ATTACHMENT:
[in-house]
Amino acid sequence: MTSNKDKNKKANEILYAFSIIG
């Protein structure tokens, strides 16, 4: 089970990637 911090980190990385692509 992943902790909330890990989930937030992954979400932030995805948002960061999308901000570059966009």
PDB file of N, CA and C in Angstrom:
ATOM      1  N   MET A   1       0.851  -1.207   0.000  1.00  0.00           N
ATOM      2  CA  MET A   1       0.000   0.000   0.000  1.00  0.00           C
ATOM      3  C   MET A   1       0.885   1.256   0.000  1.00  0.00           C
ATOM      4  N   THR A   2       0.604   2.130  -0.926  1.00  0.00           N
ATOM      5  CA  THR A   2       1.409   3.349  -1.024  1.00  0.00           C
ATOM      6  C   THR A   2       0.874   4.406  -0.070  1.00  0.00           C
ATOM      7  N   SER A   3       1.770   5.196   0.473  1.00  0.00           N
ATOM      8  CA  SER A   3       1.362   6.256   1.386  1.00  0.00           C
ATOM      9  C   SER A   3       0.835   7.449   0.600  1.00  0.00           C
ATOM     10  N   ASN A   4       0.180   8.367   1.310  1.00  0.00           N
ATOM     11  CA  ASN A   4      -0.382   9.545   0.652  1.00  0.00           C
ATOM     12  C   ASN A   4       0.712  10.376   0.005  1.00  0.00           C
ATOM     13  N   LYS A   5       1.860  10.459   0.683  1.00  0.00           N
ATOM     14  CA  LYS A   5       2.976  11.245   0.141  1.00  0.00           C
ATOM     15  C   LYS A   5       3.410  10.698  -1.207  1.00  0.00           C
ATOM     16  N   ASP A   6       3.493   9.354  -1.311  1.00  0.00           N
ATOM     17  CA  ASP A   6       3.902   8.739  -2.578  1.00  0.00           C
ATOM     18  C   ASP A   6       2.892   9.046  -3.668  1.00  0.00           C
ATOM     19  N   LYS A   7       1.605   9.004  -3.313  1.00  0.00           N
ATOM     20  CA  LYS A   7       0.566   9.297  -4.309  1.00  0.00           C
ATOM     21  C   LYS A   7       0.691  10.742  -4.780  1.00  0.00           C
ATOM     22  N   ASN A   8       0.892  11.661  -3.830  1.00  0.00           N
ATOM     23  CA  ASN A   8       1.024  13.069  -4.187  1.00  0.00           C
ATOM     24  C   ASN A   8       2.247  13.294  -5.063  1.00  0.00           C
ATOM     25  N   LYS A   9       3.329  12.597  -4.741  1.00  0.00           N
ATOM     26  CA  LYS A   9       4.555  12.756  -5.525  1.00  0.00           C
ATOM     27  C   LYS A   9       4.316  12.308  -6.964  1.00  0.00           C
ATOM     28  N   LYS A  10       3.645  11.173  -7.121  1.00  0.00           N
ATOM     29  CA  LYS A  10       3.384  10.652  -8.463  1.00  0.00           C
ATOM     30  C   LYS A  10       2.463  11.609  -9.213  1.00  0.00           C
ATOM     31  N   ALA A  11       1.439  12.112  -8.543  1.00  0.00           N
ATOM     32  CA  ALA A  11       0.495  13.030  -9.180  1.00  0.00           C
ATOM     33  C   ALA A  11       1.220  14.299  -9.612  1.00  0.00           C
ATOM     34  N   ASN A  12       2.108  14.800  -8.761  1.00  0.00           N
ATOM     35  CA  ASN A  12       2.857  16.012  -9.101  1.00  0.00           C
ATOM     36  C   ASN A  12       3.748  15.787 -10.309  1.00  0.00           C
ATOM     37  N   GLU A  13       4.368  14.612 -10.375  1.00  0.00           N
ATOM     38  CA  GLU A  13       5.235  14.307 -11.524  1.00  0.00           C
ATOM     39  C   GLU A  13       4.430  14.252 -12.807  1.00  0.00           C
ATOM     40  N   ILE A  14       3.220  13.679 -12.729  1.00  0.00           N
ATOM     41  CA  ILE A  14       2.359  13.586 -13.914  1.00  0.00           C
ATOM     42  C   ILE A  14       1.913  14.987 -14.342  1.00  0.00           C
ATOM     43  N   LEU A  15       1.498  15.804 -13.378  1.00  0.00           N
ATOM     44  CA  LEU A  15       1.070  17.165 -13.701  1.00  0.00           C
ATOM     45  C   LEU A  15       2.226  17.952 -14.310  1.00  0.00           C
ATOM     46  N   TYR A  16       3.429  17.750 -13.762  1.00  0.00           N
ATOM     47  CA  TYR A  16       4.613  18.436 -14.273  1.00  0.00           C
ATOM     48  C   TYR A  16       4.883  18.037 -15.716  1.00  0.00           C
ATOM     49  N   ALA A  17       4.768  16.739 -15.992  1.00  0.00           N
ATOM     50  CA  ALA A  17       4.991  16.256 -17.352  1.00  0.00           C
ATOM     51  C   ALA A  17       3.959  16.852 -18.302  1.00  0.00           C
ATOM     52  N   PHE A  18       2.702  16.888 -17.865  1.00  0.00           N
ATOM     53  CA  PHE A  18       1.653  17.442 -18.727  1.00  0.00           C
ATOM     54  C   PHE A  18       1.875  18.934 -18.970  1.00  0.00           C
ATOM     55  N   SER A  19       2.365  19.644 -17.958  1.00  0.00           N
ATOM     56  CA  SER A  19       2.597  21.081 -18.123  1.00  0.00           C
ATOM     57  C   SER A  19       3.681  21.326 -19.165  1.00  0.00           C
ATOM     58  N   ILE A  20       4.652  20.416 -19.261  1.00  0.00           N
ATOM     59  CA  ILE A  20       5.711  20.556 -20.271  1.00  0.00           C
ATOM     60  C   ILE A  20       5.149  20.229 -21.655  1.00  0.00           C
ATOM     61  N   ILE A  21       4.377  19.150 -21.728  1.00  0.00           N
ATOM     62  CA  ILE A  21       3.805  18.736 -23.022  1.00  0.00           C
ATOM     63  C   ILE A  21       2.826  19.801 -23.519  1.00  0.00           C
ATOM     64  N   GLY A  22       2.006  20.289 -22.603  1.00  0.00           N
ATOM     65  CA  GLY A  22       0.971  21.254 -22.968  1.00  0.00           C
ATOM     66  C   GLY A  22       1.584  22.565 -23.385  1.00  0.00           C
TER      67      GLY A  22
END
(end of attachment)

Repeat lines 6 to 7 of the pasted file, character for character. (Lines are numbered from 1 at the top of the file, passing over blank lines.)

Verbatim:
ATOM      2  CA  MET A   1       0.000   0.000   0.000  1.00  0.00           C
ATOM      3  C   MET A   1       0.885   1.256   0.000  1.00  0.00           C